Wednesday, June 30, 2010

Sleeping Ute

Legend says that the mountain will wake up, and a giant stone indian will give the land back to its rightful people. Galloping across the plateau toward him, sleeping in his shadow surrounded by canyons full of ruins, hearing the swooping silence and whirring stars - I say good for him if he does. Feels rightful to me.

Hovenweep, America

Tuesday, June 29, 2010

Sandrock Factory

Every rock lover knows the names. Cocconino, Wingate, Cedar Mesa, colossal Navajo - just a few. The river man, the uranium canyoneer, the roadbuilder, even the curs├Ęd RV tourist can't help but hear insinuations about the history of sandstone. We're always told, and the evidence shows, that these sweeping curved carved beds of tilted cemented grains were once part of giant sand ergs stuck to the side of the continent, petrified now in the middle of ours. In the slabs, we see the bottoms of huge dunes, the damp footprints of dinosaurs and the occasional lens of seabourne shell-hashed lime. But How? What possible mechanism could get such an enormous goggling volume of sand to stretch across hundreds of miles and stay there? The Navajo is 5000 feet thick. What does making that even look like? (!)

Don't point me to the Sahara. Sure, great sand dunes, but I need to see preservation. There's nothing more convincing to a uniformitarian than a dramatic Modern Analog. George Steinmetz and his paraglider provide that with his story in July's National Geographic Magazine. For the first time, we can really see the depositional raw material of the most dramatic and recognizable stone freakshows in the American West, right at the moment of creation. Thanks.

Monday, June 28, 2010

The Fiery Furnace

After hours, the shadows are all raised for constant shade. The day's sun screaming down on the rocks leaked out against us squirming in cracks full of sand. Lines of walls templed to towered arches, alleys hide among branching boulevards of the planet's fractured living crust. Gardens of biscuitroot, poison ivy, mormon tea, and sacred datura darkly buzz and flutter with wakeful sphingid moths. Cat eyes flash. Hidden waterholes alive with writhing beasts, bats whirring against starred cracks, and we wander agog, maze wracked under the bright moon. What did we really see? Ask Shadrach, Meschach, and Abednego.

Friday, June 25, 2010

Corona Arch

Moon is up, and we are up for a night hike. Entrada sandstone by moonlight in Bootlegger canyon - Kyle Kaiser for scale. The Jurassic is the best.

Wednesday, June 23, 2010

Bedrock and Paradox

Underground, the salt moves. The rocks above bend and twist, crack and split, fin and arch. I'm away on the curves to the sandy west and Canyonlands tonight. Remembering all the times before, can't wait.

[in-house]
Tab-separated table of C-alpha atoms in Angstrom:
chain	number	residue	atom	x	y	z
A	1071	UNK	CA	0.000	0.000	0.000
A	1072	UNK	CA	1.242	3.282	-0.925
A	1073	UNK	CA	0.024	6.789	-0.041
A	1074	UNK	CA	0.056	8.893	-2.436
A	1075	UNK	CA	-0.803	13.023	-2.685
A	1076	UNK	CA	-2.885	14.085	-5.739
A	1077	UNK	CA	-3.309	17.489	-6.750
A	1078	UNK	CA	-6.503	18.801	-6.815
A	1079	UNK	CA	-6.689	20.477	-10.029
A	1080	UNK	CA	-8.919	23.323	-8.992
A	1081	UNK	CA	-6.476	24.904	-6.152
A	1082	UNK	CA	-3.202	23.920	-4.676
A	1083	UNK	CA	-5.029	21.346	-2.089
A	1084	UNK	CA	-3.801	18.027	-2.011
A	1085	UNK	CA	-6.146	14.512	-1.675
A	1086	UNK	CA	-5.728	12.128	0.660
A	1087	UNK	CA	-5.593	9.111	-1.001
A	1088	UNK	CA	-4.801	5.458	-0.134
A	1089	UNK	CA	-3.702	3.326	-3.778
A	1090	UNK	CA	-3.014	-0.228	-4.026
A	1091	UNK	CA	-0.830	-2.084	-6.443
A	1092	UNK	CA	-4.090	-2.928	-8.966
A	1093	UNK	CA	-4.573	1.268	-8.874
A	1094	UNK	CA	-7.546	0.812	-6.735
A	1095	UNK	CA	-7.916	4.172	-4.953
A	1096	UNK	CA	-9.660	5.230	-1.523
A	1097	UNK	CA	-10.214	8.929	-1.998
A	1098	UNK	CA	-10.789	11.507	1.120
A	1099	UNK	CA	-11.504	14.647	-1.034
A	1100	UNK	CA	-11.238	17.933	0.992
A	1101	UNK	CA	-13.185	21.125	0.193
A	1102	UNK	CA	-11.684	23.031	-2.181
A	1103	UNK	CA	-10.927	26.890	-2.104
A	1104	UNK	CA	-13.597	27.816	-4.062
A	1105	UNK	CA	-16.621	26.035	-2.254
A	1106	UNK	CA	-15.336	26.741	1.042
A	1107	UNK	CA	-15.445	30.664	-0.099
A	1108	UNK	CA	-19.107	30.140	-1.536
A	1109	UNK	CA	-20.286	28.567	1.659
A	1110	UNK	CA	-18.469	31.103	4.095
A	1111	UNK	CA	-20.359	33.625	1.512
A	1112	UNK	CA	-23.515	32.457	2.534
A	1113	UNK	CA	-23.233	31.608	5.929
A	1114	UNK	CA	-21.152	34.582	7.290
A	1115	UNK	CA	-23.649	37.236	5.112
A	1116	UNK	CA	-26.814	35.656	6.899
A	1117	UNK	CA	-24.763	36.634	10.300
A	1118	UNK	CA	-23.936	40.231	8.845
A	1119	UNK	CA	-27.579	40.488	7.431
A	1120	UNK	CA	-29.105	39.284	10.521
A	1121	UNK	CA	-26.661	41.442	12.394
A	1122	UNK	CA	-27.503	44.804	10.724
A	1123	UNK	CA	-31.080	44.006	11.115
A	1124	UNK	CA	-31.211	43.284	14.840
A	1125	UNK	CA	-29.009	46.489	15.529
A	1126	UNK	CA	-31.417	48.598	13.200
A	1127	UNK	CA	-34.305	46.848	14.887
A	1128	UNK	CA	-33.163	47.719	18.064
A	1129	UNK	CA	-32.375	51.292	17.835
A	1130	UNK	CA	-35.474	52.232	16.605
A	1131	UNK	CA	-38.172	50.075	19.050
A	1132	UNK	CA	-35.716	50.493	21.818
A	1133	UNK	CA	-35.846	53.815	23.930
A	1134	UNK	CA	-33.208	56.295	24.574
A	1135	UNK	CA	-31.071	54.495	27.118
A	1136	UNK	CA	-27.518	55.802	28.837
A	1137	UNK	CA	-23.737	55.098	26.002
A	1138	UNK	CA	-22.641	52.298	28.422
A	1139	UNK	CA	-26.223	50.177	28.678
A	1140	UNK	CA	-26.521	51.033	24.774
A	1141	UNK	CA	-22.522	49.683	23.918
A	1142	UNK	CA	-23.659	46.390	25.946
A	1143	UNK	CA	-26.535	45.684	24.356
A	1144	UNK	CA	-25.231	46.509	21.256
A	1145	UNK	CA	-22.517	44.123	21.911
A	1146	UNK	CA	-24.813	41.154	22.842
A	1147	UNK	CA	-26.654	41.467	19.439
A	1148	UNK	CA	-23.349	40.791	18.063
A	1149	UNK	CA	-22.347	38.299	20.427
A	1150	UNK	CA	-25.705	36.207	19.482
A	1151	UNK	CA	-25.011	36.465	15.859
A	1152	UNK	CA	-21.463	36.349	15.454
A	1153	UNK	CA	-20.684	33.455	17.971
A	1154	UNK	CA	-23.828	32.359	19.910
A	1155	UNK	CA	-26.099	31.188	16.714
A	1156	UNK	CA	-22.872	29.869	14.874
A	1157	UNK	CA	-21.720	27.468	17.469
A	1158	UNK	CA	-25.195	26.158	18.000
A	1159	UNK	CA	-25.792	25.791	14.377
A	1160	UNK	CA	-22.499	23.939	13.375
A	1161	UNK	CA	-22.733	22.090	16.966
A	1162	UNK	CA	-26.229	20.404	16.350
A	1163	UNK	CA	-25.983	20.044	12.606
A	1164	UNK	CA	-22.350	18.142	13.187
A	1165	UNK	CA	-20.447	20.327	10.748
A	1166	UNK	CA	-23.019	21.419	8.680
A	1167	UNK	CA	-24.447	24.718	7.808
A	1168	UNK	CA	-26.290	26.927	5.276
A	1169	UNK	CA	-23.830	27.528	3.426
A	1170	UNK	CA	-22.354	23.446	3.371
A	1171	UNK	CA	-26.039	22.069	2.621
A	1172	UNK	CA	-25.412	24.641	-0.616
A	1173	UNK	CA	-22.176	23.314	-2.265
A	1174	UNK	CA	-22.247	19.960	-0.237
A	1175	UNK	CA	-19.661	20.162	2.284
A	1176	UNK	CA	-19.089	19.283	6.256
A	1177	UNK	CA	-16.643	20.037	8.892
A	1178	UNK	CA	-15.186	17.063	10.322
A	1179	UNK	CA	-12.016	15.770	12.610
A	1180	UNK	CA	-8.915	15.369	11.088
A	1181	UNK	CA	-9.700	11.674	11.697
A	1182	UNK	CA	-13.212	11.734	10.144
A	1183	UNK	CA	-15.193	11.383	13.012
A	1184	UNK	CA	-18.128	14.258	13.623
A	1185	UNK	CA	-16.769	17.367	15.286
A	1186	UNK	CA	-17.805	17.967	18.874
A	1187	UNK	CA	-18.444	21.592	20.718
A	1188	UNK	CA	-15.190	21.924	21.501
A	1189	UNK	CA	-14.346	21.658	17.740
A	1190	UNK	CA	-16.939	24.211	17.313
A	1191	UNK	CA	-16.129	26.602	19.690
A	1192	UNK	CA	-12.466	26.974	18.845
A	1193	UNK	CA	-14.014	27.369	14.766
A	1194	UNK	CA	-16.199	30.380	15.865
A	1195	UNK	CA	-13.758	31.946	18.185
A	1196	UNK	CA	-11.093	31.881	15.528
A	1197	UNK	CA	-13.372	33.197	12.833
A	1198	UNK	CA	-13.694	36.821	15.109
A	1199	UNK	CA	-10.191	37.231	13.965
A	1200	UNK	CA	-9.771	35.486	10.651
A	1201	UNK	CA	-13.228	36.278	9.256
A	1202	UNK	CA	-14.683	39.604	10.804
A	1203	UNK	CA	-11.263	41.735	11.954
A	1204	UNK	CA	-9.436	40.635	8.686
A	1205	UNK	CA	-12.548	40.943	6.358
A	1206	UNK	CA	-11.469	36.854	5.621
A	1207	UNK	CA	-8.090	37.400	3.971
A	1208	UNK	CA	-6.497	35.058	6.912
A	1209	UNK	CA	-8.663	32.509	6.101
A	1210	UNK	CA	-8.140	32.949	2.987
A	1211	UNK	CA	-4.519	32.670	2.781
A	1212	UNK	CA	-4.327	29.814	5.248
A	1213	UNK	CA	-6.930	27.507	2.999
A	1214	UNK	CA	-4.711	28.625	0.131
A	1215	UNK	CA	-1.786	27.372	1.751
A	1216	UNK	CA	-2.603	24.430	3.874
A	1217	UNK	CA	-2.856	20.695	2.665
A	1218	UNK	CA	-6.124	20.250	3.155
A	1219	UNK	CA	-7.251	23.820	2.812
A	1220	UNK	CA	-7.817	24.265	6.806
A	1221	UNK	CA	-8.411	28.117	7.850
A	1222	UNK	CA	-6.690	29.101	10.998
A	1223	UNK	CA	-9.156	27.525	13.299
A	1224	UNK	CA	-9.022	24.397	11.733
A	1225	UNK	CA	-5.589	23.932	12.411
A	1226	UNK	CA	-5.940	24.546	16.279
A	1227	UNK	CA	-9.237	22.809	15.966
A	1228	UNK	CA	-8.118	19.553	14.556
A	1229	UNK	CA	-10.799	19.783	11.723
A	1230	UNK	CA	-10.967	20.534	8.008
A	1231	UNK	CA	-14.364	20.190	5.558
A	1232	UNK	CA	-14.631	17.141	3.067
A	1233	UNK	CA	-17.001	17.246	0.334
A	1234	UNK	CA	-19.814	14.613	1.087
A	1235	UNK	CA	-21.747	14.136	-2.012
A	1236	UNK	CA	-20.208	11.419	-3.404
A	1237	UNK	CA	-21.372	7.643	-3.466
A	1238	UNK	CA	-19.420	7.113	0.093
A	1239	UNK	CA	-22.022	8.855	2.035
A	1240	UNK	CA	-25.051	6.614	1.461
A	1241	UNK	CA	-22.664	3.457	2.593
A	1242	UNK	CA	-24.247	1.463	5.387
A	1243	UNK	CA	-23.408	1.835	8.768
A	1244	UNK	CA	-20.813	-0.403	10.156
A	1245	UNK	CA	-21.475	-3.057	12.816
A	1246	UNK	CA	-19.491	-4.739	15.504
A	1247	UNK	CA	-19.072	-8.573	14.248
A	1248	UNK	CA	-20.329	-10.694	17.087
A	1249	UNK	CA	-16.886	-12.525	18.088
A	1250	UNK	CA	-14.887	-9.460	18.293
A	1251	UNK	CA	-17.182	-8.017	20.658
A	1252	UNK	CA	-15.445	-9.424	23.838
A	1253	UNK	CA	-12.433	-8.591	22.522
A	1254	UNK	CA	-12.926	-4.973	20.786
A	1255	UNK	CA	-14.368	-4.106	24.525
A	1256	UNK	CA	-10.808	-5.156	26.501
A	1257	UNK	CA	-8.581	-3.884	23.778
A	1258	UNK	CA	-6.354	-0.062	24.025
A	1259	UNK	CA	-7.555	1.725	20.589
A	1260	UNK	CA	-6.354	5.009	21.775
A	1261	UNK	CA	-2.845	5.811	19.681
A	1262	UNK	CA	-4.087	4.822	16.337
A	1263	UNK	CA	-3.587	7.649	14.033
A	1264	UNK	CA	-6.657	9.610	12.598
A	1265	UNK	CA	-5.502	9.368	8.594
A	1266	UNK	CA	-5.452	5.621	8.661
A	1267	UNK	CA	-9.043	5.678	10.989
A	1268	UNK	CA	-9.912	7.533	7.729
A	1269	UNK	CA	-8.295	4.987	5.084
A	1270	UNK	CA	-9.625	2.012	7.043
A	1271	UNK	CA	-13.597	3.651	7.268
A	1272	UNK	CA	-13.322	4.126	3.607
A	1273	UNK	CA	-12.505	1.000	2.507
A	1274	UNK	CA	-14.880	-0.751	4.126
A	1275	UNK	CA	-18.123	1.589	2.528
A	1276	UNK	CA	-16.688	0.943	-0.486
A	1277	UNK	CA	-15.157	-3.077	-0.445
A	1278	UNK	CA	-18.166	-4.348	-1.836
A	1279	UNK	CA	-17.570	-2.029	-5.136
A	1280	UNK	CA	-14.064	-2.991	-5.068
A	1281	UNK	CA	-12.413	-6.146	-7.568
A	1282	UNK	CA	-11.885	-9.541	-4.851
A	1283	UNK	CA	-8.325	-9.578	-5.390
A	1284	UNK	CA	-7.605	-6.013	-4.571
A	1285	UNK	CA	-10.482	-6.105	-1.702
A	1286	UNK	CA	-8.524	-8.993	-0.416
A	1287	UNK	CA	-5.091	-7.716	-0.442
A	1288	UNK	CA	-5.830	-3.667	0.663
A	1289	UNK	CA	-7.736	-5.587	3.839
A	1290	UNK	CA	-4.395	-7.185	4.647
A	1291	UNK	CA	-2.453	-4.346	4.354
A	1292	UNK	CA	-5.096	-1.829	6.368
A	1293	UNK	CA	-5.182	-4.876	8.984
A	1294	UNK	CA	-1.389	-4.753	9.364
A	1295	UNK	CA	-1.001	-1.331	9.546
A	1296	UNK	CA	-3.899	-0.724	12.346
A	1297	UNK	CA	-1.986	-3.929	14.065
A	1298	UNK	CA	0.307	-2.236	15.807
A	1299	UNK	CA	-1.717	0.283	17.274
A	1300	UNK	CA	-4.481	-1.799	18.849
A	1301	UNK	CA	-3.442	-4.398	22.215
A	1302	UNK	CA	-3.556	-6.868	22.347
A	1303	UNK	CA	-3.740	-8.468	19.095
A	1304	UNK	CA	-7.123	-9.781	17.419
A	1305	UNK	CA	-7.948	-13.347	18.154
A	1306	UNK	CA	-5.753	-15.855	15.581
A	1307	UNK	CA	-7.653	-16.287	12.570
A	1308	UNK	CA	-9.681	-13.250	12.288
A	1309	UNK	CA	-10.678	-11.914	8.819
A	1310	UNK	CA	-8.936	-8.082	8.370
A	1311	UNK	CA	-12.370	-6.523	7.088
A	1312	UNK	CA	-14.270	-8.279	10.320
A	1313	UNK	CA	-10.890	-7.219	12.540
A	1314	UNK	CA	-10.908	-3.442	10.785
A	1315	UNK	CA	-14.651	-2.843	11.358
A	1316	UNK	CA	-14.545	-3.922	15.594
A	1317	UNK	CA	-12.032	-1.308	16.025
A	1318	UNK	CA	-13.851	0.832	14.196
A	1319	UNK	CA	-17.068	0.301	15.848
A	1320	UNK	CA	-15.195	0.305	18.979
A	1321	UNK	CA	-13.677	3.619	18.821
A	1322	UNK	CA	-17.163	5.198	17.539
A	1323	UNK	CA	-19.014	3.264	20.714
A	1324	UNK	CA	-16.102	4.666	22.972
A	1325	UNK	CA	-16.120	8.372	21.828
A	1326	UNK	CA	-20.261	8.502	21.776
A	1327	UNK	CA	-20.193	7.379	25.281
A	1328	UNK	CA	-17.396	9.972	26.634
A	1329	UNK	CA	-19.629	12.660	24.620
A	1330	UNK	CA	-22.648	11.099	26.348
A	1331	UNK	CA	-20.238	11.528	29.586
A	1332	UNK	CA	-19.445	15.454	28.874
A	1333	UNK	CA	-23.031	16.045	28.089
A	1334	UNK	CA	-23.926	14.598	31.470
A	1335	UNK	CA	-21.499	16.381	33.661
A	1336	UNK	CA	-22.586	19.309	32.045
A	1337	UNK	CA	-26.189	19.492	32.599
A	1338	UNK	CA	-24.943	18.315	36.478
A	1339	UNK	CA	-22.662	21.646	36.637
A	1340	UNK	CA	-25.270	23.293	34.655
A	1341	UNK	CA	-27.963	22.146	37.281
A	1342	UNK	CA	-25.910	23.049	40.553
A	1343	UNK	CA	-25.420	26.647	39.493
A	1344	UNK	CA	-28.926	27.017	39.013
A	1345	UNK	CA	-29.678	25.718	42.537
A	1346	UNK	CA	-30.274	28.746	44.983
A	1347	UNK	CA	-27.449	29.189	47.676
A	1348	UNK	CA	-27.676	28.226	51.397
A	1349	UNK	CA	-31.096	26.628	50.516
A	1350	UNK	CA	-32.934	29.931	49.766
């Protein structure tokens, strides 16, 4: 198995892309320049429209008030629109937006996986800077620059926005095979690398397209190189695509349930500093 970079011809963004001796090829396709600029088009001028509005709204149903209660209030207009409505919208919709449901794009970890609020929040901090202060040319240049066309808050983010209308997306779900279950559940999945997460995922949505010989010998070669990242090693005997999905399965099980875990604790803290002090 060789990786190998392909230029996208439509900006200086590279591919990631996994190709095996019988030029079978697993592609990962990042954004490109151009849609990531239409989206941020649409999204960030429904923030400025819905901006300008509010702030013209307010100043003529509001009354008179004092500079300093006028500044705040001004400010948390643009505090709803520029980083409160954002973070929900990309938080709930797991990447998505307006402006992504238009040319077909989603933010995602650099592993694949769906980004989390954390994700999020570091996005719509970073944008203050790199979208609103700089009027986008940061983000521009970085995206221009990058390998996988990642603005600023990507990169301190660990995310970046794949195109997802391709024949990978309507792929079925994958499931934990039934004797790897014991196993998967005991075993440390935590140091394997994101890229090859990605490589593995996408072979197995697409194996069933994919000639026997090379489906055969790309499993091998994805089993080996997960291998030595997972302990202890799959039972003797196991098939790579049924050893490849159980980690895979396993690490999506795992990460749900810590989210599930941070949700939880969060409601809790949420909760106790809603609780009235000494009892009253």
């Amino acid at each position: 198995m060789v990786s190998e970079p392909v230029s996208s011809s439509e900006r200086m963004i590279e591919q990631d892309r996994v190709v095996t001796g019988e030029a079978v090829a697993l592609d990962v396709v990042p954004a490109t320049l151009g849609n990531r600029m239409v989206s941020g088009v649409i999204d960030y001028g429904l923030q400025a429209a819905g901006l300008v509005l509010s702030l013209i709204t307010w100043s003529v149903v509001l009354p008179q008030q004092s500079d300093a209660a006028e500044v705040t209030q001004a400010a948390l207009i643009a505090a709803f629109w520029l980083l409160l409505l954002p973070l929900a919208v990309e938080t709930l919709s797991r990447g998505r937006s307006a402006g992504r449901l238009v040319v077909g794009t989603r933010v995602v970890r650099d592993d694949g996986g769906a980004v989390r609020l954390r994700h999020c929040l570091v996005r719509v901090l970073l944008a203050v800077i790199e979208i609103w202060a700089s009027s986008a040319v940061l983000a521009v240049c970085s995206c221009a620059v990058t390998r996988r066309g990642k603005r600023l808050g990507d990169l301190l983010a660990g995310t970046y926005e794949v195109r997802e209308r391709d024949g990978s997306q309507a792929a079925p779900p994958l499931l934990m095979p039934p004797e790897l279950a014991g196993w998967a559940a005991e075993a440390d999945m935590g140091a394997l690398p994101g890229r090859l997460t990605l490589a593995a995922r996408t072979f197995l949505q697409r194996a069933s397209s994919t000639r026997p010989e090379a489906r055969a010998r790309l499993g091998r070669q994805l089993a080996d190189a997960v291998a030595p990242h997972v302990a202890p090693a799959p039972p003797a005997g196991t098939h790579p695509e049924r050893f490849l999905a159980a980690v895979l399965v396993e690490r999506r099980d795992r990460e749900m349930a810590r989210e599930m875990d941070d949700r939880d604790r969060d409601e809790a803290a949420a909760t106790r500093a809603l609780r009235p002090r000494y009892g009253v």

Sunday, June 13, 2010

.38 Special

Defending America's freedoms with a knucklebuster. Time to find a poker game?

Grand Junction, Colorado.

Friday, June 11, 2010

The Boulevard

On the way to someplace very different. Tonight, the Edison, tomorrow, gun racks and pickup trucks. Motorcycles. Do we dare shed a tear for L.A.? These men are not on the way to a Sigma Nu Sunday afternoon keg. They are in West Hollywood. Searsucker brings a whole new galaxy of connotations in an alternate universe. And away, always, again.

Monday, June 7, 2010

Cartoon strip

The endless list of funny faces out there begs reproduction in ink or paint or mud, anything humans can wield to make an imitation. Lascaux cave paintings and John James Audubon prints are the result of identical practices, this is a time-independent sensibility. The evolution of the art is the evolution of its subject – reproduction acts on many levels

Friday, June 4, 2010

Yucca filifera

Not a Truffula tree. Not even a J-Tree. "Possibly the largest known specimen of the species." It lives in the truest part of the wildly incongruous Huntington Gardens - a place ringed with enough library, gallery, chariot riding, sculpture mounting, and general transplanted imperialist neoclassic philandering space to make the proletariat gape from one end of a coupon day to the other. There's a Gutenberg Bible and a cactus garden. It's hard to launch into an ethical disquisition on propping up the rest of the fussy thirsty old world plantings in the North American desert when they let you in for free.

Thursday, June 3, 2010


Saying Agave this close to Baja is like saying Oak in Sherwood. This stuff makes saw palmetto look like lamb's ears. Comes in a zillion kinds, probably from Mars. Each leaf is a smorgasbord of water that ends in a fang. It's edged with canines and painted with ice. Brushed mackerel? Silver surfer? Doomed glacier? I can just see some clevelandite spraying a douchey dropped honda hatchback this color. And I'd still dig it.

Tuesday, June 1, 2010


Yes, I know I'm a gaper for taking a picture of the sign, but I didn't even have to leave the house to do it. The letter D lines up from further away . When you get closer, it makes more sense. There's another sign in this neighborhood next to a friendly faucet by the trail complete with dog bowl: 'close it tight when you're done.' Sure, there's razor wire on the freeway signs. I don't want to give anybody an aneurism, but for the first 48 hours here, and from this aerie in Beechwood Canyon -
I kind of like L.A.